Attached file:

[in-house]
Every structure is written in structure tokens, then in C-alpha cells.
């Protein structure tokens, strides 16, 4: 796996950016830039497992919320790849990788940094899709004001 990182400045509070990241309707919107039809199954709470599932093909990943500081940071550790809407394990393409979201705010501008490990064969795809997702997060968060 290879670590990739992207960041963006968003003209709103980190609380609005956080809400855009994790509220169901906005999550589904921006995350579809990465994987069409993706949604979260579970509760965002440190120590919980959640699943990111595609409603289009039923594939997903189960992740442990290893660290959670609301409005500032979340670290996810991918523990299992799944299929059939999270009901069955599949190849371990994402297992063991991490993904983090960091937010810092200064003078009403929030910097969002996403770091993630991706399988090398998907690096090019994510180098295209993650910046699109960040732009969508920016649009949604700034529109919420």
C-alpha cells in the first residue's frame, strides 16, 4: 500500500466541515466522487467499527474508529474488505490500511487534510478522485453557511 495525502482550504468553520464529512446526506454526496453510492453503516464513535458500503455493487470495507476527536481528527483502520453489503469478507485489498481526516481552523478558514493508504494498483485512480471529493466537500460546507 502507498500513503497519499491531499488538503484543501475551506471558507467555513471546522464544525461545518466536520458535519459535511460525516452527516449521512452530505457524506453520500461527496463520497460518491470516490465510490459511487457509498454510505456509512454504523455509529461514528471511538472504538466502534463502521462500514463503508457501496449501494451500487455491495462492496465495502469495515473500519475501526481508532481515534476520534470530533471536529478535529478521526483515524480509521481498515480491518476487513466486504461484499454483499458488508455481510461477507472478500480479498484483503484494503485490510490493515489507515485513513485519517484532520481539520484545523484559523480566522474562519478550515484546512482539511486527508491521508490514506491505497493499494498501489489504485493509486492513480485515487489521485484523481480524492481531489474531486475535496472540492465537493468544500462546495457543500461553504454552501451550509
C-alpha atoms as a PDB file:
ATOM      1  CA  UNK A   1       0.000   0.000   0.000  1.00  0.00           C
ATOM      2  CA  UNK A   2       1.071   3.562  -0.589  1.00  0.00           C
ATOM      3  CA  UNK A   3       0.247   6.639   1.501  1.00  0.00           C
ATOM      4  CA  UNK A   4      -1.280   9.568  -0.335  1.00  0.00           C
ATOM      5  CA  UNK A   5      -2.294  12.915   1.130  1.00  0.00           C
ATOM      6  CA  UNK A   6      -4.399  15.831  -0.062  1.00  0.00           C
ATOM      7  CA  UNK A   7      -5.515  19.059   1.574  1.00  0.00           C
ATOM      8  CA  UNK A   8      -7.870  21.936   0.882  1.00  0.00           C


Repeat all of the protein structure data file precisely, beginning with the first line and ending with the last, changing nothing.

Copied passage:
[in-house]
Every structure is written in structure tokens, then in C-alpha cells.
């Protein structure tokens, strides 16, 4: 796996950016830039497992919320790849990788940094899709004001 990182400045509070990241309707919107039809199954709470599932093909990943500081940071550790809407394990393409979201705010501008490990064969795809997702997060968060 290879670590990739992207960041963006968003003209709103980190609380609005956080809400855009994790509220169901906005999550589904921006995350579809990465994987069409993706949604979260579970509760965002440190120590919980959640699943990111595609409603289009039923594939997903189960992740442990290893660290959670609301409005500032979340670290996810991918523990299992799944299929059939999270009901069955599949190849371990994402297992063991991490993904983090960091937010810092200064003078009403929030910097969002996403770091993630991706399988090398998907690096090019994510180098295209993650910046699109960040732009969508920016649009949604700034529109919420």
C-alpha cells in the first residue's frame, strides 16, 4: 500500500466541515466522487467499527474508529474488505490500511487534510478522485453557511 495525502482550504468553520464529512446526506454526496453510492453503516464513535458500503455493487470495507476527536481528527483502520453489503469478507485489498481526516481552523478558514493508504494498483485512480471529493466537500460546507 502507498500513503497519499491531499488538503484543501475551506471558507467555513471546522464544525461545518466536520458535519459535511460525516452527516449521512452530505457524506453520500461527496463520497460518491470516490465510490459511487457509498454510505456509512454504523455509529461514528471511538472504538466502534463502521462500514463503508457501496449501494451500487455491495462492496465495502469495515473500519475501526481508532481515534476520534470530533471536529478535529478521526483515524480509521481498515480491518476487513466486504461484499454483499458488508455481510461477507472478500480479498484483503484494503485490510490493515489507515485513513485519517484532520481539520484545523484559523480566522474562519478550515484546512482539511486527508491521508490514506491505497493499494498501489489504485493509486492513480485515487489521485484523481480524492481531489474531486475535496472540492465537493468544500462546495457543500461553504454552501451550509
C-alpha atoms as a PDB file:
ATOM      1  CA  UNK A   1       0.000   0.000   0.000  1.00  0.00           C
ATOM      2  CA  UNK A   2       1.071   3.562  -0.589  1.00  0.00           C
ATOM      3  CA  UNK A   3       0.247   6.639   1.501  1.00  0.00           C
ATOM      4  CA  UNK A   4      -1.280   9.568  -0.335  1.00  0.00           C
ATOM      5  CA  UNK A   5      -2.294  12.915   1.130  1.00  0.00           C
ATOM      6  CA  UNK A   6      -4.399  15.831  -0.062  1.00  0.00           C
ATOM      7  CA  UNK A   7      -5.515  19.059   1.574  1.00  0.00           C
ATOM      8  CA  UNK A   8      -7.870  21.936   0.882  1.00  0.00           C